Industry group aims to put N.H. on the beer-making map
Newly launched organization to help market state’s growing brew industry
A newly formed industry group that aims to unite the players in the New Hampshire beer industry and market the state as a destination for beer tourists had its official launch Tuesday afternoon at the new Smuttynose Brewery in Hampton.
The group, called BrewNH, is a joint effort of the Beer Distributors of New Hampshire and the Granite State Brewers Association, in partnership with the New Hampshire Departments of Travel and Tourism and Resources and Economic Development.
The public-private partnership is a registered 501(c)6 nonprofit and is made up of a variety of stakeholders in the state’s beer industry, including breweries and distributors. The group has drawn up a beer map featuring 33 New Hampshire breweries and hopes to put the state’s many production breweries, nanobreweries and brewpubs on the radar screens of people both in New Hampshire and beyond.
Gov. Maggie Hassan, who attended the launch event, said that the group is “bringing together our two biggest sectors in the New Hampshire economy — manufacturing and tourism.”
The state helped with some of the costs of printing the beer maps and brochures, which will be distributed at visitors’ centers around the state, much like the wine and cheese trail brochures that are already available. (The brewery map that was formerly available on the state’s website hadn’t been updated in years, and already “the new map is the most downloaded thing we have on our website,” said DRED Commissioner Jeff Rose at the event.)
While the beer industry is competitive, “we know when it’s time to come together and join ranks, and this is a really great example of that,” said Peter Egelston, founder of Smuttynose Brewing Co. and the Portsmouth Brewery.
“I think it’s going to pay dividends, not just for people in the beer business … but also for consumers and visitors to New Hampshire,” said Egelston, noting the rise in interest in beer tourism, which has been boosted by the craft beer boom of the past several years.
According to the Brewers Association, the craft brewing industry grew 15 percent by volume and 17 percent by dollars in 2012.
On top of the beer map that will be widely distributed, BrewNH also has a robust website (nhbeer.org), with information about beer events and local breweries and an Instagram feed that pulls in photos tagged with the hashtag “#nhbeer,” among other features.
The group has some 29 members already, said JT Thompson, a Smuttynose spokesman and one of the founders of BrewNH. And – if ever there were a sign to show just how much the local beer industry is booming – that number could grow to 31 by the end of this week, since there are a couple of more breweries just waiting on their licenses, he said.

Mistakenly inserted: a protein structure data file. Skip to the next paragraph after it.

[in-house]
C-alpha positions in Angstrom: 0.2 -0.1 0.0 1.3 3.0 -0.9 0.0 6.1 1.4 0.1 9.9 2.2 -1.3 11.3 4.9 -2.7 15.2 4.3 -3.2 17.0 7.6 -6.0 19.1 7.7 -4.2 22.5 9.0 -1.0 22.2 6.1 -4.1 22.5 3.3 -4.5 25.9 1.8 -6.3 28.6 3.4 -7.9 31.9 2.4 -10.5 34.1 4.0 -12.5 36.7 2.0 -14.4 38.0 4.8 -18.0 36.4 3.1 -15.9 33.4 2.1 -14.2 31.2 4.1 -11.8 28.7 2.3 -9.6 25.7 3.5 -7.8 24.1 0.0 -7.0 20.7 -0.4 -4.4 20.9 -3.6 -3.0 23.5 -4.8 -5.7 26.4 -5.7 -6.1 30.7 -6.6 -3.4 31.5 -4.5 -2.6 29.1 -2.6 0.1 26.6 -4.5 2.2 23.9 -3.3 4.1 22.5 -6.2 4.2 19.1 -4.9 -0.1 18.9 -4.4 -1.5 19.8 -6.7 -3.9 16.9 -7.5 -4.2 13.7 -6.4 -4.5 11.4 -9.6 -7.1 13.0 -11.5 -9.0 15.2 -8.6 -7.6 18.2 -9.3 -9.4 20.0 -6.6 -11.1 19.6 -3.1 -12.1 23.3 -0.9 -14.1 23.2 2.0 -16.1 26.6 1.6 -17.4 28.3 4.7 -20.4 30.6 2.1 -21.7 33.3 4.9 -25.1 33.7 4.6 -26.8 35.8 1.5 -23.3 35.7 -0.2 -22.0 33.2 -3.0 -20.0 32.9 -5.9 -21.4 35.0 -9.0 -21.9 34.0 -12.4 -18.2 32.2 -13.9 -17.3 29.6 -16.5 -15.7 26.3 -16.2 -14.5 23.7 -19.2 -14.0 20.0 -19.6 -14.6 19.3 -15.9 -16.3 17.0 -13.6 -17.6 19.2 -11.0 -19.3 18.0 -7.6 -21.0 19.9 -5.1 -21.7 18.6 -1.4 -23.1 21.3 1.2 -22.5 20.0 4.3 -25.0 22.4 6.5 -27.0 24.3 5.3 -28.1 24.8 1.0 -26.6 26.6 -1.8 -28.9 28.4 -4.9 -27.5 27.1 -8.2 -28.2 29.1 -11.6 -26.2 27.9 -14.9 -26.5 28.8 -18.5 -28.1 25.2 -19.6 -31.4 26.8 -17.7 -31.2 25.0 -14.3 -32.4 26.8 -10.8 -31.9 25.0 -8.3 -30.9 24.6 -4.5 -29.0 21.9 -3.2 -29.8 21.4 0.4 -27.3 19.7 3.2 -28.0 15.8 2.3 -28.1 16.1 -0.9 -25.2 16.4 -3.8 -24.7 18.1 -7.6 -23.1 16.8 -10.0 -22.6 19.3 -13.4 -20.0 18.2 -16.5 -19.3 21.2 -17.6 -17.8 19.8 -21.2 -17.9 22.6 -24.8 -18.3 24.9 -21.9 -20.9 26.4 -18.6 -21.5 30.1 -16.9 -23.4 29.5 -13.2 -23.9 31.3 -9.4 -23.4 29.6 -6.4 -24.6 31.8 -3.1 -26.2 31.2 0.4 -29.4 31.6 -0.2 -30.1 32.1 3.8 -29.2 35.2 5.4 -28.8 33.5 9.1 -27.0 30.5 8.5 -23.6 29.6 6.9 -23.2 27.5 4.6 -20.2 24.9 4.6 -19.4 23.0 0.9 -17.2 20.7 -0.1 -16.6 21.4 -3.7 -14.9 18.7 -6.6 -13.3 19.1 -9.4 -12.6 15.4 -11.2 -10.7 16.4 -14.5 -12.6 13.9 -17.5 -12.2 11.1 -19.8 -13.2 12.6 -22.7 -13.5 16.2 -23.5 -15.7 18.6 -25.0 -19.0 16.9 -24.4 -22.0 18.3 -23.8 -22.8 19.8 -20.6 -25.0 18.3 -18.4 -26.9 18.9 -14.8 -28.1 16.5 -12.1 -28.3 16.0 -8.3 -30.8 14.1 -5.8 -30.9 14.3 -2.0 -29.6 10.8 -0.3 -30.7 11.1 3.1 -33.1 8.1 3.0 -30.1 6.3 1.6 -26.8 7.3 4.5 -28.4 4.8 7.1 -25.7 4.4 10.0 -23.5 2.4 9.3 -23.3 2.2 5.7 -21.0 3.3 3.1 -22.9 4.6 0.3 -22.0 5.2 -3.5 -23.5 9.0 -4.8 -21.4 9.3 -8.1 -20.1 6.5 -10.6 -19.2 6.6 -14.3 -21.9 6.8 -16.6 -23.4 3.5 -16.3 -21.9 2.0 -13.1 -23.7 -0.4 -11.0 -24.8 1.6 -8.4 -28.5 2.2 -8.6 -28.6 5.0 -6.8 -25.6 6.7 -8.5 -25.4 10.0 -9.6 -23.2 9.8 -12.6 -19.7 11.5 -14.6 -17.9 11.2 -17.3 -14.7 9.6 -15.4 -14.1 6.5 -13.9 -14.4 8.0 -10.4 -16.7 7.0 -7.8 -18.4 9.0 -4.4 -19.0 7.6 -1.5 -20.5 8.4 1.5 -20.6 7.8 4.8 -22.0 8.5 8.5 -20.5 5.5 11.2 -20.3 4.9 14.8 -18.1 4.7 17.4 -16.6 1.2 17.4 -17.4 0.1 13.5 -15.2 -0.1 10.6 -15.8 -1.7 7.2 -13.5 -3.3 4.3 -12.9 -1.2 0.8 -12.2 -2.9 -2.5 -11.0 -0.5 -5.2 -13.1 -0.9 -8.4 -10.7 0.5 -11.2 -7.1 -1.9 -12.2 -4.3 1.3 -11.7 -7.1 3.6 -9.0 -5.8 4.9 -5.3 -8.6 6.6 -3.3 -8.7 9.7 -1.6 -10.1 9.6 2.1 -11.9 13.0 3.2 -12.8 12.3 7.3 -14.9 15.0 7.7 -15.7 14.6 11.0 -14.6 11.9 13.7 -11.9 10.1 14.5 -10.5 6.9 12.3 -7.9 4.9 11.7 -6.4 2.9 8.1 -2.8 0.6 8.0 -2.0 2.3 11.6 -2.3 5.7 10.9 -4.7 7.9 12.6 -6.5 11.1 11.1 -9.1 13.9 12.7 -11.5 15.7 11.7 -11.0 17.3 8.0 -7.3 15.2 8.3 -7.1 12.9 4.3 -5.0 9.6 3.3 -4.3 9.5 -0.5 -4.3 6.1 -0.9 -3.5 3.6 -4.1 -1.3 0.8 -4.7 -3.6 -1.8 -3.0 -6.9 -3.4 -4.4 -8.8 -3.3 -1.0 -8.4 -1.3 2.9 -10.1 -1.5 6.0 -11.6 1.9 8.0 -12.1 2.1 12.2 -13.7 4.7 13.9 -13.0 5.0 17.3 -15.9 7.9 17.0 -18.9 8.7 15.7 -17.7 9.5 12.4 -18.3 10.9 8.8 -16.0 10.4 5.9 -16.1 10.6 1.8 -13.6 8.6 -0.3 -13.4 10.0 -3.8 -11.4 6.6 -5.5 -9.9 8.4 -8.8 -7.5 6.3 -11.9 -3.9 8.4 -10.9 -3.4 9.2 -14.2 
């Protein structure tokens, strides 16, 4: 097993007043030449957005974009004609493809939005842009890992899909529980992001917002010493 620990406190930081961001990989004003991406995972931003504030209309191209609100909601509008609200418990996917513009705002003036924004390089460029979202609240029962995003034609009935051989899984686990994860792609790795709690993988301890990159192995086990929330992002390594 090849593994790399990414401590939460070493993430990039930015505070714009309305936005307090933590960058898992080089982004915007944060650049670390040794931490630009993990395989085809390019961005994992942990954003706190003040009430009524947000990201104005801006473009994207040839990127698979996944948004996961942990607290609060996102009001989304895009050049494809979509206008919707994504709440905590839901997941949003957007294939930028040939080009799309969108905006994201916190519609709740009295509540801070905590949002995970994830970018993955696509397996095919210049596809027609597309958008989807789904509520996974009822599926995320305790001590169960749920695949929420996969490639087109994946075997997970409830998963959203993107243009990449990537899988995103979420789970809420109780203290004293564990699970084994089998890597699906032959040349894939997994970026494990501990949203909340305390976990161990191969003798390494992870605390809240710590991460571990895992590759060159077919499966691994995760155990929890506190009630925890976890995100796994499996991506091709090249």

Thompson said he and Scott Schaier – executive director of the Beer Distributors of New Hampshire – first began discussing the idea of the group about eight months ago.
“There aren’t that many (breweries) in the state, and we all know each other,” he said, adding that because the state is small, it’s easy to get access to brewers. Still, despite the state’s small size, it tends to be Balkanized, he said, and it can be difficult to unite groups across its many distinct regions.
A group like BrewNH will help not just with marketing the state’s many breweries, but also in giving them a unified voice across the state, he said.
“Now we’re coming together, and we’re going to put our voices together,” said Bill Herlicka, founder of Hooksett’s White Birch Brewing and president of the Granite State Brewers Association.
“New Hampshire is on the budding cusp of becoming a great beer area,” said Josh Henry, co-founder and brewer at 7th Settlement in Dover, which is working to become the first cooperative brewery in the state. “This has been such a great community to join into.”
Geoff Hewes, of 603 Brewery, a seven-barrel brewery that recently moved from Campton to Londonderry, left his day job as a thermal engineer in the late fall to work on building the brewery full time.
“I come from an industry that’s very cutthroat,” he said. “It’s so nice to come to an industry (where) others are so willing to help out.”
While there has no doubt been a swell of interest in craft beer the past few years, the craft beer market still only makes up about 10 percent of the total beer market in the U.S. by dollars, according to the Brewers Association.
That hasn’t deterred Hewes, however.
“There’s enough room in the market,” he said. “Why not start working together to take over the other 90 percent?”